The Finally Screenings: I Just Saw Caddyshack For the First Time | Splitsider
In The Finally Screenings, Alden Ford is watching comedy classics that, because he grew up in a cave in Alaska, he’s never seen before. These are his takes on movies everyone else has seen before.
Caddyshack was okay. Let’s talk about Harold Ramis for a second.
In the last month I’ve seen three classic comedies he’s written, and I’m starting to notice a pattern.
I’m aware that he’s usually listed as one of many writers on these films, but Harold Ramis is a common thread and for the sake of simplicity I’m going to pin most of my analysis of writing on him – if it’s bothering you, just pretend that Ramis represents the direction comedic cinema was going when he was blooming as a writer.
Just as Mike Meyers and Dana Carvey are frozen in Wayne’s World amber at the peak of their careers, the Caddyshack pitch in which the Harold Ramis-quito* is suspended shows him growing, but not matured, as a writer. He’s bordered by the crappier Animal House behind him and the far superior Ghostbusters and Groundhog Day in his future. But it’s as interesting to watch Caddyshack for what Ramis gets wrong as it is for what it gets right.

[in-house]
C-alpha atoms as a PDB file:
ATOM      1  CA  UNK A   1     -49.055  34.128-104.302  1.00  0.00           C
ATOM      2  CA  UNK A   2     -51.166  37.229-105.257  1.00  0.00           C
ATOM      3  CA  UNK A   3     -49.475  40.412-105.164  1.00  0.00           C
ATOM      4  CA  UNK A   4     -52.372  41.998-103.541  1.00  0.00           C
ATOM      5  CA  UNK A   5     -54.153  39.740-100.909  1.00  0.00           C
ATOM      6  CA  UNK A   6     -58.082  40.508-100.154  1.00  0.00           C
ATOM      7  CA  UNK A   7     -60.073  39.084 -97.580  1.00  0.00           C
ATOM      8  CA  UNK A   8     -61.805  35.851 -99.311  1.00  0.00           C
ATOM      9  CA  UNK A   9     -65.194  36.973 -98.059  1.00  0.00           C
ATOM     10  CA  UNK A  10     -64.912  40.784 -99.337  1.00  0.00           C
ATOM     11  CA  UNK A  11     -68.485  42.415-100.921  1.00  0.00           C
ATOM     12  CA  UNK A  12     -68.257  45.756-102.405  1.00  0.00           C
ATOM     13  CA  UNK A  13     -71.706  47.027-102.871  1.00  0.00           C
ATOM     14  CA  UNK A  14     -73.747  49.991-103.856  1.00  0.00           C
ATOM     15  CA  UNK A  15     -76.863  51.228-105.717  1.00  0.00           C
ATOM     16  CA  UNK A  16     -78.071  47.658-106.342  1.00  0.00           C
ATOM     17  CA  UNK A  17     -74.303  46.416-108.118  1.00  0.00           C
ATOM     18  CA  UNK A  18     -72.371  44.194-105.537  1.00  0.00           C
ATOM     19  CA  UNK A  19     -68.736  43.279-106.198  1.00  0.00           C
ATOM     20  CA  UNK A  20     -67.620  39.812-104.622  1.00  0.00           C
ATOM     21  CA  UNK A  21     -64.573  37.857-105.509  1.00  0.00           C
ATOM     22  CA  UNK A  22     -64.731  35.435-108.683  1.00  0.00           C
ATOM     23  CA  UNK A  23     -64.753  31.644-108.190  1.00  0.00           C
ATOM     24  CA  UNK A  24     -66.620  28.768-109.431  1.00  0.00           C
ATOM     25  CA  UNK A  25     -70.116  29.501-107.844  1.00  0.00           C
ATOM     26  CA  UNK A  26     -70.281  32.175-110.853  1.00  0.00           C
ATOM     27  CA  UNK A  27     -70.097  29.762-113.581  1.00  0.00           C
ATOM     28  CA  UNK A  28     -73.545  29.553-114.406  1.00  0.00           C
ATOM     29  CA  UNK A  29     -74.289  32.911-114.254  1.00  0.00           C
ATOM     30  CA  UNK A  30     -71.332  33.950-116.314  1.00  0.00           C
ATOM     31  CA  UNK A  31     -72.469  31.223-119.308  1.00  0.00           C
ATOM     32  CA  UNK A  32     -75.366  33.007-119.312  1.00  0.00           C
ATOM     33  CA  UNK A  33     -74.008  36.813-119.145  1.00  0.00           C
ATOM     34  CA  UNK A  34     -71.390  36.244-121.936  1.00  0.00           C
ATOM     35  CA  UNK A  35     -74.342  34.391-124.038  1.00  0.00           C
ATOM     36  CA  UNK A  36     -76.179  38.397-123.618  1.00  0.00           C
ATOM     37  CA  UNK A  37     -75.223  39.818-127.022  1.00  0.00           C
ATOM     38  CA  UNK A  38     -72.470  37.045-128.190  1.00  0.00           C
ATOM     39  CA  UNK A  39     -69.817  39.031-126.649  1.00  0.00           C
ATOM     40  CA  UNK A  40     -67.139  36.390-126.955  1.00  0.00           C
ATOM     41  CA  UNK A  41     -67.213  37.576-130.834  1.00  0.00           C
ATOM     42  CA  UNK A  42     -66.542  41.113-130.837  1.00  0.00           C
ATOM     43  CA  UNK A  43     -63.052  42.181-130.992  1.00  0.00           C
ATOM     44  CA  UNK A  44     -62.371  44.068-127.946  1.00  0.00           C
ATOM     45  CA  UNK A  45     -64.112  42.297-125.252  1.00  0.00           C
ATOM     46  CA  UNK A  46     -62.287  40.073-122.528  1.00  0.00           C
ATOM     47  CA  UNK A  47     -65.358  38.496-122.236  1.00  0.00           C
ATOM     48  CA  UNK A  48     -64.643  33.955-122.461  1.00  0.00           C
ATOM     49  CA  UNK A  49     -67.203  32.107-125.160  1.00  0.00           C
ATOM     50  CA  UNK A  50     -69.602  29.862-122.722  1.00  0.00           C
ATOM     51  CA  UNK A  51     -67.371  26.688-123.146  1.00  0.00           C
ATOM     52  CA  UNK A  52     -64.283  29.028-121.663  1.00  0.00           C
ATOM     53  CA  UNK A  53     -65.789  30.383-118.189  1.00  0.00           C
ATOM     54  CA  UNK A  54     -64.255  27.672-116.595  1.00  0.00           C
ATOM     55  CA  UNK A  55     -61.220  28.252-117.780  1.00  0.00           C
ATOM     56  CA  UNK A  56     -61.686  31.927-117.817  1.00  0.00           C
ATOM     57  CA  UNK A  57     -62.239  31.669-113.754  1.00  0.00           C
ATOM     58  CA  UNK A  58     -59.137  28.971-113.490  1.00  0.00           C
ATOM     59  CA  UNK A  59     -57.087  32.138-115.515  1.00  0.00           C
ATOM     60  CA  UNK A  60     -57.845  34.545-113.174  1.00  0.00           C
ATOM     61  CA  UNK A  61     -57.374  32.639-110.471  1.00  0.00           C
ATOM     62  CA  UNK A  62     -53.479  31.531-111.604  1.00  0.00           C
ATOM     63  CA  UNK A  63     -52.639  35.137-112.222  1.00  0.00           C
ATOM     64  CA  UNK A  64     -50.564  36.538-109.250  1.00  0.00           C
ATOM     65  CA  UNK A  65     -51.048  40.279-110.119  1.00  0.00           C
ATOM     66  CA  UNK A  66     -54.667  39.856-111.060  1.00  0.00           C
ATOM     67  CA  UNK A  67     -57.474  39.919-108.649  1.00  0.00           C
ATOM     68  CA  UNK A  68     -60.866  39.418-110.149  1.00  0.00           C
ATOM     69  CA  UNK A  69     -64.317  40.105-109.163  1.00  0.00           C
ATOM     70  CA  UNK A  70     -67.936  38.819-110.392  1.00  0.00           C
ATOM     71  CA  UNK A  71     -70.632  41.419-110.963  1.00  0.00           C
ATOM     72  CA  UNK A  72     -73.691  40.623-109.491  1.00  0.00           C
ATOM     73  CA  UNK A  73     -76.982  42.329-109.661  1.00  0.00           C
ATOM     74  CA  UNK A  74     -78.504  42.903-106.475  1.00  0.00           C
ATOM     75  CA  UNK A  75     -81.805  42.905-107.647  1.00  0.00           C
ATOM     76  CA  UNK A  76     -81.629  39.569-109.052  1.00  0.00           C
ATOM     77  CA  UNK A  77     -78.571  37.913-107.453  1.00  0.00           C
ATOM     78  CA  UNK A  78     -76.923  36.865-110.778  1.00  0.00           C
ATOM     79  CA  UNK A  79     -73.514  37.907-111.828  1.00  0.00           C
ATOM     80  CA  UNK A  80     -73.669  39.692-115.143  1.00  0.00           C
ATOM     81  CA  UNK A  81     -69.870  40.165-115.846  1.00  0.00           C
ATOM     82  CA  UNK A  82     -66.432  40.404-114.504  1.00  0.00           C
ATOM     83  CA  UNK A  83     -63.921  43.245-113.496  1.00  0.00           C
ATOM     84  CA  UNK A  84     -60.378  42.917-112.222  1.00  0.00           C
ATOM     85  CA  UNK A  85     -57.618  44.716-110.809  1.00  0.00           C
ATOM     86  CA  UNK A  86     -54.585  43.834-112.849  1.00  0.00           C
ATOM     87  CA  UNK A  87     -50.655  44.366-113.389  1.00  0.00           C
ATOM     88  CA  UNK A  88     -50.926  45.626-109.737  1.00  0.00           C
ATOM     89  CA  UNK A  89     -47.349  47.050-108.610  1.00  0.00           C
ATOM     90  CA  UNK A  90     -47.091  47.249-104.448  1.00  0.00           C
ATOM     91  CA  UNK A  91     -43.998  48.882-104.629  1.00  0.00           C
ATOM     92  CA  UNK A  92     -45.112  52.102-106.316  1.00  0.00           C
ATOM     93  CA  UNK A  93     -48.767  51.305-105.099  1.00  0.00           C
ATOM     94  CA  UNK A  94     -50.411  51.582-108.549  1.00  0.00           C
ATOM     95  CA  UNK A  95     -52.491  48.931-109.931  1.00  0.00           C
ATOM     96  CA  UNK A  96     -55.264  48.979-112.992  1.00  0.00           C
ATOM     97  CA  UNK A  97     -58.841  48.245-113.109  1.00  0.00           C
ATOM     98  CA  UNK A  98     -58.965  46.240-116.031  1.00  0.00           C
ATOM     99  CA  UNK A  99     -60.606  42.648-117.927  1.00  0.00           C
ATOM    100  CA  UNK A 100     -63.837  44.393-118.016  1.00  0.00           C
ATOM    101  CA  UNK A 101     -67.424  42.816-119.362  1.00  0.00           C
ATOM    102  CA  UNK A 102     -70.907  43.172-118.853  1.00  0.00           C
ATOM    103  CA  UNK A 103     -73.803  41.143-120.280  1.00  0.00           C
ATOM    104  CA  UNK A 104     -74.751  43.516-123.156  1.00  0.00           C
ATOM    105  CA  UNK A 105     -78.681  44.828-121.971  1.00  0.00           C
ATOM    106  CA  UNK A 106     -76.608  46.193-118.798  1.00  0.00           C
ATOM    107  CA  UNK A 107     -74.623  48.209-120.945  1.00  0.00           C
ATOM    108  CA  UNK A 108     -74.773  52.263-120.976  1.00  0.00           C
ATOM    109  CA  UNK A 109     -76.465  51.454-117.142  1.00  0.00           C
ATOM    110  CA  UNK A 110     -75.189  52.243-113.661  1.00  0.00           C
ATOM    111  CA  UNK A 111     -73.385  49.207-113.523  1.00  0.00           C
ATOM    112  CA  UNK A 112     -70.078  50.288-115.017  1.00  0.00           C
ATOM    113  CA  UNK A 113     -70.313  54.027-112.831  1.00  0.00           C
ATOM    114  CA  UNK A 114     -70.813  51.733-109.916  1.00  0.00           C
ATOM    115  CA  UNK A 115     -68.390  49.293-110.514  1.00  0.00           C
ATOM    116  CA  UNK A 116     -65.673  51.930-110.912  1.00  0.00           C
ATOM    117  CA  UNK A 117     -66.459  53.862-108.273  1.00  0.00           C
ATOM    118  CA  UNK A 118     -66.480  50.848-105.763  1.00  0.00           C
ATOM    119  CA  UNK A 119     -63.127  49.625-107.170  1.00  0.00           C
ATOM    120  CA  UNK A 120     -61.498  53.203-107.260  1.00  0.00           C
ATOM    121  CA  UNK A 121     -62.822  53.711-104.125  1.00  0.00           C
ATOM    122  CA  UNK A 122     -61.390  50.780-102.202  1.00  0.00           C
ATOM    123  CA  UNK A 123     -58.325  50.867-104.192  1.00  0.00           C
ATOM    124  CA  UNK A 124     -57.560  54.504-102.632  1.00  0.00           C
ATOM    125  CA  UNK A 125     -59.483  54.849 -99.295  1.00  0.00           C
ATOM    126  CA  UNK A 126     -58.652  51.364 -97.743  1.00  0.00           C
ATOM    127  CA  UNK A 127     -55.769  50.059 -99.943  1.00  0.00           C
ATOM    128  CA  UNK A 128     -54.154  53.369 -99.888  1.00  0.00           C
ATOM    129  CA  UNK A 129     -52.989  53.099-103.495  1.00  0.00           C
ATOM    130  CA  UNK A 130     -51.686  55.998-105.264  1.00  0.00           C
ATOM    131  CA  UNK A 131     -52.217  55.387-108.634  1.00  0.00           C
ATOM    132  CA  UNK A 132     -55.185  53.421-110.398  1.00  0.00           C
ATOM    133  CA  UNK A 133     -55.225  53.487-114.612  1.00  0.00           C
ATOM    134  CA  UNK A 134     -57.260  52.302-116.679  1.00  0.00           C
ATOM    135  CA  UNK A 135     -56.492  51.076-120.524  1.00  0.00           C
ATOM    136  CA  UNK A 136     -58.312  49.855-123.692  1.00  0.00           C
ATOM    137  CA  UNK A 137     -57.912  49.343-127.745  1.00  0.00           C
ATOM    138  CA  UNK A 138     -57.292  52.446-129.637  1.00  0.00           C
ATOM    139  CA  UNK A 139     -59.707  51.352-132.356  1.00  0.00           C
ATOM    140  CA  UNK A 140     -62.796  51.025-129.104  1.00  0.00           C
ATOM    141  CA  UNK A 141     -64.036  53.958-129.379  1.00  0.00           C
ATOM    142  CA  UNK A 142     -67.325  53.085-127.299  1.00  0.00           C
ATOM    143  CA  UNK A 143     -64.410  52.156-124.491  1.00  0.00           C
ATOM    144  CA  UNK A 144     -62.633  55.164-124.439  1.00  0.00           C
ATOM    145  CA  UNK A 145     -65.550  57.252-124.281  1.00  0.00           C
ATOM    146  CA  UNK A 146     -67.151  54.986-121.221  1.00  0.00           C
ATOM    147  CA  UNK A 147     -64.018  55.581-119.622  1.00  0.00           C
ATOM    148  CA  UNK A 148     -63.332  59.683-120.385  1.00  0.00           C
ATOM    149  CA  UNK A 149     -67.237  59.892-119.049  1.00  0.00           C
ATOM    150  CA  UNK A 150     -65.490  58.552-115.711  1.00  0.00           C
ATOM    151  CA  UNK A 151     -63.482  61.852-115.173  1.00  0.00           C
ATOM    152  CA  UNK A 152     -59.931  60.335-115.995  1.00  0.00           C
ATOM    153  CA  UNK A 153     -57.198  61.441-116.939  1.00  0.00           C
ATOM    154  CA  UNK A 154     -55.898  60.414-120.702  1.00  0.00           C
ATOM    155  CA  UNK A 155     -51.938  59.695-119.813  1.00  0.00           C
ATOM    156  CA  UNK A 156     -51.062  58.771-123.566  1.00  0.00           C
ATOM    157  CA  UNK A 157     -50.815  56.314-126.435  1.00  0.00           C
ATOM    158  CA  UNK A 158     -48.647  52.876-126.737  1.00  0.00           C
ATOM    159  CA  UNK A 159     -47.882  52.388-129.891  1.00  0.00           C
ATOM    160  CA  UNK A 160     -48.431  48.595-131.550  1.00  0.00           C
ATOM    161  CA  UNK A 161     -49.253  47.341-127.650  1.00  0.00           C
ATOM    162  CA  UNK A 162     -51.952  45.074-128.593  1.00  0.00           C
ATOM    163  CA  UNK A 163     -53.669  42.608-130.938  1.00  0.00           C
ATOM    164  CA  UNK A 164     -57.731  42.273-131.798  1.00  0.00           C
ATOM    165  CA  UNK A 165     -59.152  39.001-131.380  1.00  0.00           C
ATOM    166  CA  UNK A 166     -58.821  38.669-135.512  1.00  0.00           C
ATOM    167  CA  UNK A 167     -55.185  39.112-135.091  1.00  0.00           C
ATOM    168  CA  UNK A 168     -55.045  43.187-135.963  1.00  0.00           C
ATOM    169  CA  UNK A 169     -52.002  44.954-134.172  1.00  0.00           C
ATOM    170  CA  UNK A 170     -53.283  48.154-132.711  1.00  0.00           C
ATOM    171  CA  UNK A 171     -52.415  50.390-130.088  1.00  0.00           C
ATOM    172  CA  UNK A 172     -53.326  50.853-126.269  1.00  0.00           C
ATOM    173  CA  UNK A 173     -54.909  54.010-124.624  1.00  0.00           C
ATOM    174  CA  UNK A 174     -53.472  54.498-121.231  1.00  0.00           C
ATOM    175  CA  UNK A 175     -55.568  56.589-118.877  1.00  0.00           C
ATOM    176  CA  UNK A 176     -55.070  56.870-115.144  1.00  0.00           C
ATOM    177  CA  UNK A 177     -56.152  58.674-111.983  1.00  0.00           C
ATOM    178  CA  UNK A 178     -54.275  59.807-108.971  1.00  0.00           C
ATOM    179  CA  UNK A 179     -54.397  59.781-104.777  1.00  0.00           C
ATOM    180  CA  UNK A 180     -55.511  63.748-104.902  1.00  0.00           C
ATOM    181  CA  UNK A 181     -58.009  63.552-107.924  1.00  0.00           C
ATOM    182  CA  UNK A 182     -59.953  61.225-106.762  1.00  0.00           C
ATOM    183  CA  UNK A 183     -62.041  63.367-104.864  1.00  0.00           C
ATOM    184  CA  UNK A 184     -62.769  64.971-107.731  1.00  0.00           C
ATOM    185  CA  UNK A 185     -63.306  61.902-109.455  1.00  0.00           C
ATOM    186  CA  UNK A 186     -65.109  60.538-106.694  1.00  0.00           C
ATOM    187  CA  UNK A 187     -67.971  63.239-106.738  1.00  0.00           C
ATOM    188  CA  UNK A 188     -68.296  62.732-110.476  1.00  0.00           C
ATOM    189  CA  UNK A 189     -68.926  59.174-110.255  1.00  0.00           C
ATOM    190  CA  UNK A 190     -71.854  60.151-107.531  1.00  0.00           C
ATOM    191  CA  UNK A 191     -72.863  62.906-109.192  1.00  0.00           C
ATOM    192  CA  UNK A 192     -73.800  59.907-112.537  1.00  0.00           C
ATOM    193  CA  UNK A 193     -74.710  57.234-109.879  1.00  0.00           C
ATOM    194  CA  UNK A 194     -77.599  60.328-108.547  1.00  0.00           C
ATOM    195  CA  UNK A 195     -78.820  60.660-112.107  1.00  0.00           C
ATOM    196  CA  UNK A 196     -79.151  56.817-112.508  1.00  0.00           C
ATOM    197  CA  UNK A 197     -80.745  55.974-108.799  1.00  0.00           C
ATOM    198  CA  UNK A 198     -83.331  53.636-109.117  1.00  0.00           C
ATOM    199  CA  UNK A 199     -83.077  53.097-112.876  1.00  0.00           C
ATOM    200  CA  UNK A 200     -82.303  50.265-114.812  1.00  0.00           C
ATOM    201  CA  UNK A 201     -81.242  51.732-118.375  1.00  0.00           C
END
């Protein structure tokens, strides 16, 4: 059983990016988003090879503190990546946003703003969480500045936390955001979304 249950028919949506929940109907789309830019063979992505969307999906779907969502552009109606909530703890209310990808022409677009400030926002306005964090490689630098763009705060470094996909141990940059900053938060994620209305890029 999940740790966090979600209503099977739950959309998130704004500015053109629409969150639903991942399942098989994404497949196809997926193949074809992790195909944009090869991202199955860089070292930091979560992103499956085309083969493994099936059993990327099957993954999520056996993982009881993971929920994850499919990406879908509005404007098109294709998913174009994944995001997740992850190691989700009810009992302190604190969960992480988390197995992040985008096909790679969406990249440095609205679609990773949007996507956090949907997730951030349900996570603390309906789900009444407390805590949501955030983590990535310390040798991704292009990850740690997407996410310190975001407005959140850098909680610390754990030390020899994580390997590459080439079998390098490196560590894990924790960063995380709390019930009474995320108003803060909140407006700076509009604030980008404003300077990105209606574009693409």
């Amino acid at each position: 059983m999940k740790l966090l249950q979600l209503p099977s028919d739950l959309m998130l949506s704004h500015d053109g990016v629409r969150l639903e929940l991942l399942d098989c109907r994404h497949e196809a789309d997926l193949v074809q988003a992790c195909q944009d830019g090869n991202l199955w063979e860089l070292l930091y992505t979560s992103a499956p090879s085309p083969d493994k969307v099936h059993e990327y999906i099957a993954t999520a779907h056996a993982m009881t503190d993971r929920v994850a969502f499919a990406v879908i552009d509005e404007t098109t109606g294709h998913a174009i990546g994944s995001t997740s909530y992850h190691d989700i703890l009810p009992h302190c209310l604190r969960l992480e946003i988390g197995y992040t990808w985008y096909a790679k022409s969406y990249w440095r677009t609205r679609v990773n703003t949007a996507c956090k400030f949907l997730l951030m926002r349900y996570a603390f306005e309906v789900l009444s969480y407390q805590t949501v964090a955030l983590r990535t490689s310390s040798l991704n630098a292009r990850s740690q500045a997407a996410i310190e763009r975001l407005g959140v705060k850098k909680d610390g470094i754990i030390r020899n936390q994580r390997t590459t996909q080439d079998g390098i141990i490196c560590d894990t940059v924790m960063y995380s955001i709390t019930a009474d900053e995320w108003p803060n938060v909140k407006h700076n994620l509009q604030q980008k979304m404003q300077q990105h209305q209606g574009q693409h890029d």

Because as great as Ghostbusters and Groundhog Day are, it’s fascinating to view them as slight tweaks in a set of formula that Ramis had perfected from the clay of crappier films that no longer work. Phil Connors is a more refined, relatable Peter Venkman, who is a more fleshed-out, sane Carl Spackler, who is a more contextualized, plot-essential Bluto. The concept of Groundhog Day is more thematically poignant than Ghostbusters, which has a more unique and hook-y premise than Caddyshack, which, unlike Animal House, at least has a story. The central love story in Groundhog Day is both integral to the plot and the characters, unlike Ghostbusters where it’s relegated to a B-plot, unlike Caddyshack with its throwaway, directionless love story, which is more than anyone can say about any romantic arc in Animal House. Phil is the quintessential relatable antihero, evolved from the lovable but unrelatable Ghostbusters, evolved from the proto-likeable heroes of Caddyshack, evolved from the primordial ooze of Delta House.
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